• Pay for child health mental health consultants

15
State Strategies in Action
  • Louisiana
  • In 6 of 64 parishes community-based,
    interdisciplinary assessment, training
    re-training funded with state dollars
  • Maryland
  • Statewide needs assessment ( 2002), Established
    consultation projects. In Eastern Shore 25 of
    children served had been in 3 or more child care
    settings. In Baltimore, implemented in child
    care, Head Start and family child care homes
    target, children at risk of removal. 84 not
    removed

16
State Strategies in Action (Cont)
  • Kentucky Early Childhood Mental Health Program
  • Provides ECMH consultation thru14 early childhood
    specialists across state Uses Devereaux Early
    Childhood Assessment (DECA) for screening in ECE
    settings Funded with tobacco settlement
    dollarsTrains existing and new providers.
  • Connecticut
  • Provides ECMH consultation through partnership
    with Behavioral Managed Care organization
    Evaluation in process Involves full assessment
    of child and settings

17
ECCS Needs and Objectives
  • Increase partnership with primary health care
  • Create incentives for screening
  • Improve Medicaid screening, referrals, and
    billing
  • Increase priority of young children in mental
    health
  • Create data systems that can track risk and need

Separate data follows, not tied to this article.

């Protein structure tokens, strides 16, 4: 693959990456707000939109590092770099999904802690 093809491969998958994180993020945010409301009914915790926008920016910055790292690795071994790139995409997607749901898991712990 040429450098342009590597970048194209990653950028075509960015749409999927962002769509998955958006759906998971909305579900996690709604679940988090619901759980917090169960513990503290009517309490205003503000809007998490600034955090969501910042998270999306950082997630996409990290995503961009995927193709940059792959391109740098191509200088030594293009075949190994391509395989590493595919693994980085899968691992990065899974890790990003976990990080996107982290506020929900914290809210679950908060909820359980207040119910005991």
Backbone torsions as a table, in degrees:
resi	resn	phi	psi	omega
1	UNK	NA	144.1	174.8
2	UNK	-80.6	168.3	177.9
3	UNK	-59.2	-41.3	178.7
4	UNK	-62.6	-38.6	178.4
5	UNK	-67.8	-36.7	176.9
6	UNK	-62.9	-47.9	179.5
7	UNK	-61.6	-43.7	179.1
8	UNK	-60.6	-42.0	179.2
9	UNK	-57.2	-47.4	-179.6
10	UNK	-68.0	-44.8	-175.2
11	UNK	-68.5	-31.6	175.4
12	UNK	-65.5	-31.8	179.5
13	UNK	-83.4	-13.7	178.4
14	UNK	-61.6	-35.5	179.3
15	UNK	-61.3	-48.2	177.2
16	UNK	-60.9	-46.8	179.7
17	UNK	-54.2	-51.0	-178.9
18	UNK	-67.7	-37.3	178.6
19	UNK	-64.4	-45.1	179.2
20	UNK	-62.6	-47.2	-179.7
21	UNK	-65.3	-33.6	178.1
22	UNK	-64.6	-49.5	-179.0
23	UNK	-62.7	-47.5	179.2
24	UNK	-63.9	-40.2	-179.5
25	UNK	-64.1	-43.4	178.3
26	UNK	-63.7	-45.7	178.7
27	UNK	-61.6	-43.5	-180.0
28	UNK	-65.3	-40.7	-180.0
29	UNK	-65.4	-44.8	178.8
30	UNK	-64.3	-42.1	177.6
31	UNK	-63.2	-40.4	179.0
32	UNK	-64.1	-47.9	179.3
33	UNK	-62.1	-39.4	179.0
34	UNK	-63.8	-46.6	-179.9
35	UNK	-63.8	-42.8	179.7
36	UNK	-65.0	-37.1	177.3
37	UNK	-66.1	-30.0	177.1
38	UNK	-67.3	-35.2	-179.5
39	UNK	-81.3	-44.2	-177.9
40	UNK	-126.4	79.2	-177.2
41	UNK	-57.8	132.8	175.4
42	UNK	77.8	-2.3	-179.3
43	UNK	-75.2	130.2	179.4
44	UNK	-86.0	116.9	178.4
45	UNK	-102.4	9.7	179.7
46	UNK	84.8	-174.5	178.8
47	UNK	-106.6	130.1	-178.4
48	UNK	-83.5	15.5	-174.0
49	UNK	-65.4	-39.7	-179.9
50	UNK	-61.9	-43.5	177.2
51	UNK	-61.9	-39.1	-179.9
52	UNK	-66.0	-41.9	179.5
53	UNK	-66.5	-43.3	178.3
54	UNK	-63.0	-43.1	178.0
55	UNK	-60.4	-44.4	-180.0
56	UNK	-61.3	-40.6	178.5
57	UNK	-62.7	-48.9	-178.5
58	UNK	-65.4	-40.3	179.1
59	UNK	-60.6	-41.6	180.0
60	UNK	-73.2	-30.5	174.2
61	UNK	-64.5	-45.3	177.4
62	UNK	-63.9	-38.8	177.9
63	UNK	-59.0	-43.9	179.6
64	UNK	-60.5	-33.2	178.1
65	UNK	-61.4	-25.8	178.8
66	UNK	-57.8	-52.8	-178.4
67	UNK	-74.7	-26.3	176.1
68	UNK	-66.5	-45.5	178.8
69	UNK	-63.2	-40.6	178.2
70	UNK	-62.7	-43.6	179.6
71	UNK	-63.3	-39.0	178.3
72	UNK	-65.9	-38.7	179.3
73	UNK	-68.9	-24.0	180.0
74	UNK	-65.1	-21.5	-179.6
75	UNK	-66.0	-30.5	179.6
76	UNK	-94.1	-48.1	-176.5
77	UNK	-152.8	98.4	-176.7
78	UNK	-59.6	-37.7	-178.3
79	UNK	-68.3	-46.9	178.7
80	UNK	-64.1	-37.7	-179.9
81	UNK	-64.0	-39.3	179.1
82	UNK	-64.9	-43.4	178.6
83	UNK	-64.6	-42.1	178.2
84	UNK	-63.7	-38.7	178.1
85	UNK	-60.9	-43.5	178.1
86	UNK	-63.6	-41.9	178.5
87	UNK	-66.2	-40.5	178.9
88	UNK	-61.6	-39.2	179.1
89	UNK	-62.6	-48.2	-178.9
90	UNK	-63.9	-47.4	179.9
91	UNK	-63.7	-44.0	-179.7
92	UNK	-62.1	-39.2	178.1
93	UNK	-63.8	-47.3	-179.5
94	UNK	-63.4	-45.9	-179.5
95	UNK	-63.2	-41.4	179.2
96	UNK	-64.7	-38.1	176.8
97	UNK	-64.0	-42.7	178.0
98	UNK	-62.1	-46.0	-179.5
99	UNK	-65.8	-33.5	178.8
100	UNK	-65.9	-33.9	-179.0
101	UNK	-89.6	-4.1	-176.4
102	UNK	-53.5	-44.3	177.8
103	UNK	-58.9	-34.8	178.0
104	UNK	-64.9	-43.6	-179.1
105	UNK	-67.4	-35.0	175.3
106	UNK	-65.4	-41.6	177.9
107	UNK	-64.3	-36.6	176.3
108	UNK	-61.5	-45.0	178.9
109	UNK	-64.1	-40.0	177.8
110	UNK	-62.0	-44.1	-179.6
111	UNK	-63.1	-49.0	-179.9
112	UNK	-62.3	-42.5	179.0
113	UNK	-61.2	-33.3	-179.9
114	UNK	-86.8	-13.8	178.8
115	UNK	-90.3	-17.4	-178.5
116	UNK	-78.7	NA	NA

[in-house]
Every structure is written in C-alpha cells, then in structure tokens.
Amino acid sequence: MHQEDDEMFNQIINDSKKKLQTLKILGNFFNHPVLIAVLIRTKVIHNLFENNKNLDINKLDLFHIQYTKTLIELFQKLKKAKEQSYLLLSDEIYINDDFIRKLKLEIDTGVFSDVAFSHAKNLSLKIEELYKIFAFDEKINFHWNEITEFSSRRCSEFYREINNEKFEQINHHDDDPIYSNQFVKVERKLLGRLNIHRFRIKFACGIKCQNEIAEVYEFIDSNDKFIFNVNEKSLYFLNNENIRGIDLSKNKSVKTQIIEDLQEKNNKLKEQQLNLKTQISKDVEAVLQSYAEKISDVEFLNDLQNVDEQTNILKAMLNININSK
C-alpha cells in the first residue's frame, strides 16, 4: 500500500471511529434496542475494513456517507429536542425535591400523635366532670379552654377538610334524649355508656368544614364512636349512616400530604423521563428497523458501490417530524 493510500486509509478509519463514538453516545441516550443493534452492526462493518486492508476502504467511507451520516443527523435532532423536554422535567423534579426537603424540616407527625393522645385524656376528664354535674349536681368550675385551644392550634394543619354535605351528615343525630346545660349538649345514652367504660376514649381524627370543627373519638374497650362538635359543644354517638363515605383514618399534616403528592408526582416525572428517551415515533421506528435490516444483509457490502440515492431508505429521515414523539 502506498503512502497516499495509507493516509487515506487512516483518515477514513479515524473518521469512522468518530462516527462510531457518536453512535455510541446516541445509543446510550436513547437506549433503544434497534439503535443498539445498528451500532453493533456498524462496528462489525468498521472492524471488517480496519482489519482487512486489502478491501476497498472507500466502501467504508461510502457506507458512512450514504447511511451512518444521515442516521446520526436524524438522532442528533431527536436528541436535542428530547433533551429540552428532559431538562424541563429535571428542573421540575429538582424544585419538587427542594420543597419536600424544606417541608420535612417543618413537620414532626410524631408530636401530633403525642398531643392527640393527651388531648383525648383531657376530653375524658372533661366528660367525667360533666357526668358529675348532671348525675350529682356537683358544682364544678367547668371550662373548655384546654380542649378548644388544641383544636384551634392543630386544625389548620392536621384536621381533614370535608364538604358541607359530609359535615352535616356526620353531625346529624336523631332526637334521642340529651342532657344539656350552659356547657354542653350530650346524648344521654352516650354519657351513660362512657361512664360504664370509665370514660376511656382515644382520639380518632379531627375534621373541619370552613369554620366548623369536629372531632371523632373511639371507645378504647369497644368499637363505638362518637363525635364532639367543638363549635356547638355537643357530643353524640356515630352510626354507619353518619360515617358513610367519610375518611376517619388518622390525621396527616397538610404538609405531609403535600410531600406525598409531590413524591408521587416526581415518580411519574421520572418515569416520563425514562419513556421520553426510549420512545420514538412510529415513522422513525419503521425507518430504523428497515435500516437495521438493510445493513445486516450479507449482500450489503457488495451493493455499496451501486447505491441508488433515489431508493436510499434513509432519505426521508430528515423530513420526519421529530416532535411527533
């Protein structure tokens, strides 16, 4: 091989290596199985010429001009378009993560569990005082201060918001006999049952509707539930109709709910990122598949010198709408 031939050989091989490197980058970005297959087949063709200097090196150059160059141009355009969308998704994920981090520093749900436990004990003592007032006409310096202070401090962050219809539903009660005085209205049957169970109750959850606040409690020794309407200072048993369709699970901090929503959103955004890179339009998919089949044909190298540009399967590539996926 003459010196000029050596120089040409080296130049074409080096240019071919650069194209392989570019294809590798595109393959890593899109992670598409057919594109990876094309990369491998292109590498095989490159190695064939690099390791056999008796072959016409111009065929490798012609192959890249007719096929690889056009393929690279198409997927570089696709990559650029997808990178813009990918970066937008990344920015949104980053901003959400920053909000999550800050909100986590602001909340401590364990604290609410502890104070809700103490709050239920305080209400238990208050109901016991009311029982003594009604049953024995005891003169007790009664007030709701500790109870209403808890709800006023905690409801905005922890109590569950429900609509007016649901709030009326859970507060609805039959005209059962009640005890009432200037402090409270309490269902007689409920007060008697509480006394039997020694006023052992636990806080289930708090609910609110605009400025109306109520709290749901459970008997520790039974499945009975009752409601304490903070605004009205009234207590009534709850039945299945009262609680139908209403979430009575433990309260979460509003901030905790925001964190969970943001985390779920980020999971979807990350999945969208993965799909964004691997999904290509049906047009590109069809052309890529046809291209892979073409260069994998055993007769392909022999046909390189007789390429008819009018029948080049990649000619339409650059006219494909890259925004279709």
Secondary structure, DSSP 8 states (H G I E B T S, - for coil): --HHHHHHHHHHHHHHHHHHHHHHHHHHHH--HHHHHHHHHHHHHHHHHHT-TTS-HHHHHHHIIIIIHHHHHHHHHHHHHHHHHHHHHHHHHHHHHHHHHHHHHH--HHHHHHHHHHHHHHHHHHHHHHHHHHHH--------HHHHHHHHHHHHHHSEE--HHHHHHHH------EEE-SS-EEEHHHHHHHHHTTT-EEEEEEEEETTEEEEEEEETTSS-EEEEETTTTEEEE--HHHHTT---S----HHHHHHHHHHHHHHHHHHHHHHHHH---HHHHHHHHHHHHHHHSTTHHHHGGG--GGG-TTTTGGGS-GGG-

• Go from pilot projects to statewide
    programs/systems
  • Increase capacity through training of providers
  • Use common screening tools
  • Develop common, shared referral mechanisms
  • Use family resource centers and home visiting for
    family support

18
Some Challenges
  • Tough and uncertain federal context
  • Multiple consultants to child care
  • Identifying and using evidence-based practices
  • Making fiscal policies fit with best practice
  • e.g. paying for screening for moms, for
    relationship-based treatment
  • e.g. overcoming mental health/physical health
    barrier
  • Increasing work force capacity
  • Investing in research

19
Some Opportunities
  • Growth in state budgets
  • Push for school success by grade 3
  • Reduced child care churning
  • Increased recognition of the importance of
    healthy social-emotional development
  • Increase interest among state policy makers

20
Recent NCCP Publications www.nccp.org
  • Resources to Promote S/E Heath and School
    Readiness A Community Guide
  • Spending Smarter (and Project THRIVE Issue Brief
    1)
  • Pathways to Early School Success Helping the
    Most Vulnerable Infants, Toddlers Families

21
Questions?
Questions?
22
Questions?
Thank you!